Medical and Surgical Practice on the Euphrates River

An Analysis of Two Thousand Consecutive Cases at Deir-ez-Zor, Syria

Ellis H. Hudson
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Agnes L. Young
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Discussion and Summary

  1. 1. The disease conditions presented by 2,000 consecutive patients in the American Mission Clinic in Deir-ez-Zor, Syria, are analyzed and summarized. This gives a rough indication of the incidence of disease in this region.
  2. 2. The diagnosis in each case was made upon the basis of the patient's own statements, the objective findings of a complete physical examination, and the use of the simpler laboratory examinations of urine, feces, blood and various smears. The flashlight battery was the only source of electricity available. A certain percentage of the diagnoses should therefore be termed tentative rather than absolute. However, the Arab being unaccustomed to seeking medical assistance, does not usually present himself until the disease from which he suffers has reached an advanced stage, and diagnosis is made correspondingly simpler.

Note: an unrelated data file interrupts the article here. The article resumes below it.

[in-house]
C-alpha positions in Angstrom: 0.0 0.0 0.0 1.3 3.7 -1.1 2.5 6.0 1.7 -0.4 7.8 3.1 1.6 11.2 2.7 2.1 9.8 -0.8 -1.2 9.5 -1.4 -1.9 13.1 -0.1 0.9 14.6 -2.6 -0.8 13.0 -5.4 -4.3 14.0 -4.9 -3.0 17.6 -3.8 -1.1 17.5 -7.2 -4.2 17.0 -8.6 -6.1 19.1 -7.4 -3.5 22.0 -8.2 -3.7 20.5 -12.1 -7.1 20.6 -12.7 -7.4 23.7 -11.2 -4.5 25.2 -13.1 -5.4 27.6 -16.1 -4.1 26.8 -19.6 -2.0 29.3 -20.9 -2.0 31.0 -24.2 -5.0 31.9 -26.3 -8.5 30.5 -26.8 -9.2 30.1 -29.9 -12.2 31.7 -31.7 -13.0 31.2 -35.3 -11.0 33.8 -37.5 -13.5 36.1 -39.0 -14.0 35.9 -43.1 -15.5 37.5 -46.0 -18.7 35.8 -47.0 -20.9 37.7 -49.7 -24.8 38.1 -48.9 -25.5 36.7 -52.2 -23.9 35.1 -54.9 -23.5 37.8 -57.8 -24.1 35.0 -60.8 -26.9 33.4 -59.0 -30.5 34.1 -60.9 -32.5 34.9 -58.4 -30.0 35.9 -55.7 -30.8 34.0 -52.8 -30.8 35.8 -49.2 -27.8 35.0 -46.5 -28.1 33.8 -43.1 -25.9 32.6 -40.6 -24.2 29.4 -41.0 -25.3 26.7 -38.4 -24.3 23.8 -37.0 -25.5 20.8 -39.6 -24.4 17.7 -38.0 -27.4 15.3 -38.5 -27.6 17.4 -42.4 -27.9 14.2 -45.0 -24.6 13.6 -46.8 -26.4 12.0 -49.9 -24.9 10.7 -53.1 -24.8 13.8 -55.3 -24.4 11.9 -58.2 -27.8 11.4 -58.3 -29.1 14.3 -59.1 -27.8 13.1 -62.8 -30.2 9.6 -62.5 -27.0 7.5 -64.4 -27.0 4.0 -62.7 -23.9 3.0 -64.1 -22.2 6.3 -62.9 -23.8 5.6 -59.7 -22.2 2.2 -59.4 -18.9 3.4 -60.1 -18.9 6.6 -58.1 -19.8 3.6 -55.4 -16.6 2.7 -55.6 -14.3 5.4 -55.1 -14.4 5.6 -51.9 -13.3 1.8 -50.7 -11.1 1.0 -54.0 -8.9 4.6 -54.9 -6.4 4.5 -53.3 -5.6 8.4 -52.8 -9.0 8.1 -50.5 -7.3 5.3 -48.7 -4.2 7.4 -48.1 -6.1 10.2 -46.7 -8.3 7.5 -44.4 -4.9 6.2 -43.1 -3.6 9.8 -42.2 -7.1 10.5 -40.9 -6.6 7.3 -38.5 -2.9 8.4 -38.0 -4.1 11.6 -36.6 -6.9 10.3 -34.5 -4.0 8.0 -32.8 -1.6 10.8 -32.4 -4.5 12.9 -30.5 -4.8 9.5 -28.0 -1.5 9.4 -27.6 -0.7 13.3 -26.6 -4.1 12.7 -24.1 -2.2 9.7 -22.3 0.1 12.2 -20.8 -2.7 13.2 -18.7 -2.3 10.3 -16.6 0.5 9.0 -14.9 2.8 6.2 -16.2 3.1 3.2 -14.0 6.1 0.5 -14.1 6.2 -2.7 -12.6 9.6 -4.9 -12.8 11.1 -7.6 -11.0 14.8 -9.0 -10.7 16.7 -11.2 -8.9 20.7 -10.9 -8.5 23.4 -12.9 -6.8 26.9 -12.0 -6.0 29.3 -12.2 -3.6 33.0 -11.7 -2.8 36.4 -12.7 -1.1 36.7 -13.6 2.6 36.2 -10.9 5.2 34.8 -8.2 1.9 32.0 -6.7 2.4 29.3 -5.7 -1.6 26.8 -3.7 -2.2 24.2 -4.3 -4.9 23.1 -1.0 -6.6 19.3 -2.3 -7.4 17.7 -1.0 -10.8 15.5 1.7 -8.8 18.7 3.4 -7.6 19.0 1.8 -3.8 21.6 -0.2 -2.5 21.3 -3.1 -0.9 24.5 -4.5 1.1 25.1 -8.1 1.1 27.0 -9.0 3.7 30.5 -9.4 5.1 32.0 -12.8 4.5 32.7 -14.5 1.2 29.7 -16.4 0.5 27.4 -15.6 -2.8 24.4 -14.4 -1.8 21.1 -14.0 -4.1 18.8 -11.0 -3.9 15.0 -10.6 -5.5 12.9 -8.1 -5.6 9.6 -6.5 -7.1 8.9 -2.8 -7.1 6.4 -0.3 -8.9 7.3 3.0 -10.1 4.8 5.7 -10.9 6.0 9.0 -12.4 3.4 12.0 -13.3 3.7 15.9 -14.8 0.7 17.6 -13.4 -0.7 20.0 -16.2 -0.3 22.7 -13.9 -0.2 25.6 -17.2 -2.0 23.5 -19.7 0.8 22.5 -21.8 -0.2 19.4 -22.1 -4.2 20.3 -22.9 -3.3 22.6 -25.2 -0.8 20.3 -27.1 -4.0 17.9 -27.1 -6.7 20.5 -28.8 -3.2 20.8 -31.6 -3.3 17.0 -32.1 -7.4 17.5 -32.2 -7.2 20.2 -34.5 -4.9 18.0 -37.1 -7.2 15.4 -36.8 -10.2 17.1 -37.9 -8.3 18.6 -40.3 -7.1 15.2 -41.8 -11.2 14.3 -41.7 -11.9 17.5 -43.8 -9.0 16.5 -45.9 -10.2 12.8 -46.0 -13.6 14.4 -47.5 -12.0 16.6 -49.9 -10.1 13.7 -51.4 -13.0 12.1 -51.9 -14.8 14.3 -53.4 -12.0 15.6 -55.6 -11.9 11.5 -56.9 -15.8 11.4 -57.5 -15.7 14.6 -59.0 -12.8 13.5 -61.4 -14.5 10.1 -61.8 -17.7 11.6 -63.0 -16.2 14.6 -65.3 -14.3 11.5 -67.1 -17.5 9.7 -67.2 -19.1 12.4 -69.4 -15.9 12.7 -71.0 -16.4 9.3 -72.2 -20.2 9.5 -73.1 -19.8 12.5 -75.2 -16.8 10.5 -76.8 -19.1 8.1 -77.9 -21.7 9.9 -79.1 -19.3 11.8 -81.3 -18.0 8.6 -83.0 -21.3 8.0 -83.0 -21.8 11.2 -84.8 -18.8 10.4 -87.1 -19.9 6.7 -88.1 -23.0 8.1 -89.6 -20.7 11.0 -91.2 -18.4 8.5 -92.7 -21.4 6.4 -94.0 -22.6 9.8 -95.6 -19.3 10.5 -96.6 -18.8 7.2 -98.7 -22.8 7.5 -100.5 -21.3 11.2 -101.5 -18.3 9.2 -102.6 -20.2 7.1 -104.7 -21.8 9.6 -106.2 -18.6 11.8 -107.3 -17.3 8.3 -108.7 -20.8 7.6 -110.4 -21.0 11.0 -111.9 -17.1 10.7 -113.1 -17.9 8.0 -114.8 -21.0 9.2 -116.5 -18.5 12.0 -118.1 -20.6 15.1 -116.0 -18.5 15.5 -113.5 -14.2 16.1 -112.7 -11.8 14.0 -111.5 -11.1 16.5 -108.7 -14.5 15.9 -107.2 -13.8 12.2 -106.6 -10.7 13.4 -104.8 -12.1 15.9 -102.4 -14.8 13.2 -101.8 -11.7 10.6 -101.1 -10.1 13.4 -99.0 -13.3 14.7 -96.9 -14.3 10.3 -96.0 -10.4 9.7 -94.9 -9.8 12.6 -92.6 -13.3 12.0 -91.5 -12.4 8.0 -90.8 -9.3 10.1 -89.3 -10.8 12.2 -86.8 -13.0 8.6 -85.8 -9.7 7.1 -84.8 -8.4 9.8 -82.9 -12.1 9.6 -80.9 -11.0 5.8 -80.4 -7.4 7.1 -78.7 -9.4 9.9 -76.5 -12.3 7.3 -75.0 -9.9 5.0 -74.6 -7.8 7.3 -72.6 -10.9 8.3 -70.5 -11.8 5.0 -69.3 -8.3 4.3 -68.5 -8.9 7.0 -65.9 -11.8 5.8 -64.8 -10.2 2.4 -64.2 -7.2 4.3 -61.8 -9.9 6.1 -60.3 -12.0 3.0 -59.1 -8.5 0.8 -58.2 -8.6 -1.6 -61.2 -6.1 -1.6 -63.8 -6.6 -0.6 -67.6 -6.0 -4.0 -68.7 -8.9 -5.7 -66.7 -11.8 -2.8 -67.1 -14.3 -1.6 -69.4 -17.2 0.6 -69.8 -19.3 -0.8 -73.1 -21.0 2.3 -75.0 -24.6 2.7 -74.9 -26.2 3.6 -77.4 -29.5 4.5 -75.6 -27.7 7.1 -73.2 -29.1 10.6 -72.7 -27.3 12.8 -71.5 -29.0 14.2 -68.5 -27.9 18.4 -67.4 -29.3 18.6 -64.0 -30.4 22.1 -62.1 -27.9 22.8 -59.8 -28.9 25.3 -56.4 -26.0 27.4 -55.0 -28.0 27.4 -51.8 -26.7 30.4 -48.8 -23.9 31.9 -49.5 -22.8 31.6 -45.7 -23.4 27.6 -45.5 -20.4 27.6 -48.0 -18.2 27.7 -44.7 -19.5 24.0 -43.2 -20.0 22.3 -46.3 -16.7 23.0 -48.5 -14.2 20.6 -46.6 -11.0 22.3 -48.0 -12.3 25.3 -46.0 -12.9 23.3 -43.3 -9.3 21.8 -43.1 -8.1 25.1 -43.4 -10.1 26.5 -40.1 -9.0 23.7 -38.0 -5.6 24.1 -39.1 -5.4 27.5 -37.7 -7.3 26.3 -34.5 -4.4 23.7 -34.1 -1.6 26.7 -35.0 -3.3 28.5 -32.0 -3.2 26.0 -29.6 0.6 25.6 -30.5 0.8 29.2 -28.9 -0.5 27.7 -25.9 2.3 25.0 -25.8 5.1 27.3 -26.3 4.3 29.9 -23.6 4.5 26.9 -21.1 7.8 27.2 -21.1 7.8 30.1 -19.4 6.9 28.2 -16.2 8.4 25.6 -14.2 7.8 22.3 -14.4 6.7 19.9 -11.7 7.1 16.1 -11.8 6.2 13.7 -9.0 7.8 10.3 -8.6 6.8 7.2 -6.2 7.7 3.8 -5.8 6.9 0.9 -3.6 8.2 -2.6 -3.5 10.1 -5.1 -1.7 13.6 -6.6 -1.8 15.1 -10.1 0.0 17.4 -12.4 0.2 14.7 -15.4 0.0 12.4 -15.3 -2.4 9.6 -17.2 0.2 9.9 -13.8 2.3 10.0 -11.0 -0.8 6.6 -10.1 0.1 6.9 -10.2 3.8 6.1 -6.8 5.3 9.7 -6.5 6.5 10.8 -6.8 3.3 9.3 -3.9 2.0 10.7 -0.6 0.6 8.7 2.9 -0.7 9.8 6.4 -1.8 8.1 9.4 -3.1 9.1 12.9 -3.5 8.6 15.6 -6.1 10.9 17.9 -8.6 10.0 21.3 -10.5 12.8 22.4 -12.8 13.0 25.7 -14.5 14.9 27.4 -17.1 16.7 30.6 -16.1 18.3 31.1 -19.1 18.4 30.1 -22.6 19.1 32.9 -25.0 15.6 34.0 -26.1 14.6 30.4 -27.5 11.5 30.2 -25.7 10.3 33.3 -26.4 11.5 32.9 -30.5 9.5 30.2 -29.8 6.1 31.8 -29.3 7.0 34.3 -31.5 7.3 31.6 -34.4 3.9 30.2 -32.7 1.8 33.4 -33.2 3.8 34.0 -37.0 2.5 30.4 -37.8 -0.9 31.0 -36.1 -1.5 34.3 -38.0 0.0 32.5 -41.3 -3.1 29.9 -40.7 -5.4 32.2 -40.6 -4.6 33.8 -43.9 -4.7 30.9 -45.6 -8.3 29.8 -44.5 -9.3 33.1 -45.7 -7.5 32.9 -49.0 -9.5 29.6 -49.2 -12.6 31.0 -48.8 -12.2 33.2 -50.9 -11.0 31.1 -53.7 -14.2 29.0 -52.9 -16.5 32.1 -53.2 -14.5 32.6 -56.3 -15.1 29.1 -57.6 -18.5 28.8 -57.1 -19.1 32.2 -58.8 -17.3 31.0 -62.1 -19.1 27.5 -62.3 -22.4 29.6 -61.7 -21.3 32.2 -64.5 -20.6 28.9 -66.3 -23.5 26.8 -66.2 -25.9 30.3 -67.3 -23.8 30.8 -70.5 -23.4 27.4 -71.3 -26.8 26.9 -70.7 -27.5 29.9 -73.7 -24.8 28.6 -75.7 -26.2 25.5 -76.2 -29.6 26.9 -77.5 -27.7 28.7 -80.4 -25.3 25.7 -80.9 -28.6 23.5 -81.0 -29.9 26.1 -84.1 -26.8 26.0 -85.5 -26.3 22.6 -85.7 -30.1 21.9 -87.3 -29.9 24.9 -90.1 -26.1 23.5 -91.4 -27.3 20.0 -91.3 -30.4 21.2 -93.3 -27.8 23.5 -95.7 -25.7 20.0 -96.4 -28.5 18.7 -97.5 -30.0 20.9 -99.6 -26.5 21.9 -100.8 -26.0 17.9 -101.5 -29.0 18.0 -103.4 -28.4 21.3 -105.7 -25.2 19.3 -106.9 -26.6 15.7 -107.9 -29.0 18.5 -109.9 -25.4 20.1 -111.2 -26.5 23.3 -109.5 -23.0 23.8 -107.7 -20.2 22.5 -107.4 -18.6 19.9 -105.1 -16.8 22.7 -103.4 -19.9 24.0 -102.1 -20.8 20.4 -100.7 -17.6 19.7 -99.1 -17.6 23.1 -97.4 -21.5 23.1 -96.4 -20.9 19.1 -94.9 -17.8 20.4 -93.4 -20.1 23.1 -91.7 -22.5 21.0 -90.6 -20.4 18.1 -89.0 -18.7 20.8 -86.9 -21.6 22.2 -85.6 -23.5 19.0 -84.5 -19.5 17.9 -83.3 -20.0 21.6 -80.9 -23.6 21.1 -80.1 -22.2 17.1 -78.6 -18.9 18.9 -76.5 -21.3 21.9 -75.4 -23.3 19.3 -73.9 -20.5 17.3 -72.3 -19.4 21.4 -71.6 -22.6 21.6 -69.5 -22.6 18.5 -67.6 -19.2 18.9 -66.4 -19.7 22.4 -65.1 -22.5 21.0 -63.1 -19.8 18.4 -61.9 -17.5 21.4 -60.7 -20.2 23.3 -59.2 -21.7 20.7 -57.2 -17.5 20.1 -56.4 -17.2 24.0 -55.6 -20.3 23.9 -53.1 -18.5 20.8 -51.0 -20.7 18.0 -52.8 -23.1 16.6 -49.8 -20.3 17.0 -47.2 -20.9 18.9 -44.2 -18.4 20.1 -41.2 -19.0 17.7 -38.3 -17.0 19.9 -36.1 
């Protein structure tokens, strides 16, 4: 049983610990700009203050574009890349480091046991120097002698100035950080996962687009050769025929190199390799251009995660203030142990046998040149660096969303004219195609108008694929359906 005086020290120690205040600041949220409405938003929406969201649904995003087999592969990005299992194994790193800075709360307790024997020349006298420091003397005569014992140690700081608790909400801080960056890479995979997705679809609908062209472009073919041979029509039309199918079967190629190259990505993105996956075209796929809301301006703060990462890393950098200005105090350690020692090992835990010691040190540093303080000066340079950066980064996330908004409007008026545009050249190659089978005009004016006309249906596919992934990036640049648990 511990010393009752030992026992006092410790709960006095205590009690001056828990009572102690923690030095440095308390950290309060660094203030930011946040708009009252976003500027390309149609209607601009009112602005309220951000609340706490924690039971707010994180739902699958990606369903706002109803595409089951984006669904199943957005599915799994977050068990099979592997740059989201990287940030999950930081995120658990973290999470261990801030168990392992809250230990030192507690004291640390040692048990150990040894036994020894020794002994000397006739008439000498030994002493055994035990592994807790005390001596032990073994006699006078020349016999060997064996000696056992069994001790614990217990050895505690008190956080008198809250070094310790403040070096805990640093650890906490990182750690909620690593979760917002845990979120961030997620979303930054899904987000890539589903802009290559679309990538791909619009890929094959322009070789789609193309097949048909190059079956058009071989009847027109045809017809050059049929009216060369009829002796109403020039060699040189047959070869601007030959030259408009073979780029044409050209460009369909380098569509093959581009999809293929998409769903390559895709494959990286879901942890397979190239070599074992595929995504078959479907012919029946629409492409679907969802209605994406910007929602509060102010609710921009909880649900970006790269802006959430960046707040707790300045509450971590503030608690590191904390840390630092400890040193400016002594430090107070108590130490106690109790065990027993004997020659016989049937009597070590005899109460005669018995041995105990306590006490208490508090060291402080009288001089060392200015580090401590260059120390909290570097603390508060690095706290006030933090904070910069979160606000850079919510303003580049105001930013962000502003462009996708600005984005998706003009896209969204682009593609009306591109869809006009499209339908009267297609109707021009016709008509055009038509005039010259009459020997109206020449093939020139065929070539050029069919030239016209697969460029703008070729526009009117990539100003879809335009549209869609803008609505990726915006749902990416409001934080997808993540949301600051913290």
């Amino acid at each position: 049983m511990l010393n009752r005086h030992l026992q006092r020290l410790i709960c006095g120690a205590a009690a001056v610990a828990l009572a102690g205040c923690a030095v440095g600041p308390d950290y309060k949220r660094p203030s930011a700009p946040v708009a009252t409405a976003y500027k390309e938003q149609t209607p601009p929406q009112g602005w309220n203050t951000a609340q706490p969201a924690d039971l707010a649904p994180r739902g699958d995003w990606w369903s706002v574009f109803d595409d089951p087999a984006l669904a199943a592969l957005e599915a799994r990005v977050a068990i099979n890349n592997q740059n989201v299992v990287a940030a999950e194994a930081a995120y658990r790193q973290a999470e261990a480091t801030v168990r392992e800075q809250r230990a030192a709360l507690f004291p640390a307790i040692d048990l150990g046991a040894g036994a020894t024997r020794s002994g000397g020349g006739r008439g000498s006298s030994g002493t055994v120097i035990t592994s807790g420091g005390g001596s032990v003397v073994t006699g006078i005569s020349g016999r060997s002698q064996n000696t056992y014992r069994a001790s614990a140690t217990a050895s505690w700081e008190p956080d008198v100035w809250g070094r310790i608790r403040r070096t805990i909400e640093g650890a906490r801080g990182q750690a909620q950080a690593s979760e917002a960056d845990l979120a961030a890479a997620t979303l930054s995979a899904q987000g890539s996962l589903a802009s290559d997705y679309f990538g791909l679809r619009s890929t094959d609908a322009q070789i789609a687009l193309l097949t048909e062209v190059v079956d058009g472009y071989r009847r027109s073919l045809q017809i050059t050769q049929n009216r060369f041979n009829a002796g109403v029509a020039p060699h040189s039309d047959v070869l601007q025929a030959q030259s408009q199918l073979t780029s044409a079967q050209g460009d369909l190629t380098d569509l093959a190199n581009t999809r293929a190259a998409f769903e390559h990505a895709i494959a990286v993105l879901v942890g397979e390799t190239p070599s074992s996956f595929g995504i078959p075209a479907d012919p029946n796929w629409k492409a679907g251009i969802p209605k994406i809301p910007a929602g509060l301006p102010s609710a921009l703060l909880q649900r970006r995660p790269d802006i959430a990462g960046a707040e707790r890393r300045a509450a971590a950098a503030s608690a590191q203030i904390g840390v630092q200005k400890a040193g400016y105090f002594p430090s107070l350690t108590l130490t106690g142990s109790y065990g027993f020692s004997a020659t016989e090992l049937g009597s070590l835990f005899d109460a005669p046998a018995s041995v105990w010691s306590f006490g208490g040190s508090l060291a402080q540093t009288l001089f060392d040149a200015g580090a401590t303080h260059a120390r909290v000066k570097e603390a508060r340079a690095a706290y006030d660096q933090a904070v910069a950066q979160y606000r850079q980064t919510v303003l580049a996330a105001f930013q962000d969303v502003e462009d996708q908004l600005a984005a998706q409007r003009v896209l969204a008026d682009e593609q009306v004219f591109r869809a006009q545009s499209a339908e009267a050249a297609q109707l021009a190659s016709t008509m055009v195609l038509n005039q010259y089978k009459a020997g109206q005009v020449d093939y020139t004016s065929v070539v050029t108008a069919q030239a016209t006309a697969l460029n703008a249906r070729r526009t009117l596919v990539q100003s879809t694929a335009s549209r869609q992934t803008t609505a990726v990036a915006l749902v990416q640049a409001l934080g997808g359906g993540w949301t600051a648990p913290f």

3. 3. In contrast to the United States where only 10 per cent of the illnesses can be controlled on a community basis (6), this survey shows that almost 50 per cent of the illness in Deir-ez-Zor has a definite public health aspect. The diseases of trachoma, tuberculosis, amebic dysentery and syphilis merit direct attack from the standpoint of community education and treatment. Syphilis deserves special study in order to ascertain more accurately its incidence and the characteristics of the attenuated form in which it seems to exist among the bedouins.
  4. 4. Over 80 per cent of the 2,000 patients were ambulant, and less than 10 per cent would have been admitted to hospital, even if beds had been available.
  5. 5. The difficulties presented by the Arab patient to the modern practitioner in the field of diagnosis, and even more in the field of treatment, are very great, but they are not insuperable. Their formidable nature justifies and American doctor in reserving sufficient time from the practice of medicine for the acquisition of at least a conversational knowledge of the language of his patients, without which the humor and the human interest would escape him, and with which he is doubly armed in his constant struggle with community conservatism and individual ignorance (7).
  6. 6. The American clinic in Deir-ez-Zor has the following three-fold medical function which, far from causing it to compete or interfere with indigenous or governmental agencies, will serve to supplement and stimulate all activities looking to the improvement of the health of the Arab of the middle Euphrates:
    1. a. By providing diagnostic facilities, it teaches that diagnosis must precede treatment.
    2. b. By instruction in health, it teaches that disease can be prevented by the intelligent use of the rules of hygiene.
    3. c. By careful study of the cases that pass through its doors, it can furnish information from time to time as to the prevalence and character of the diseases present in this area.

Author Notes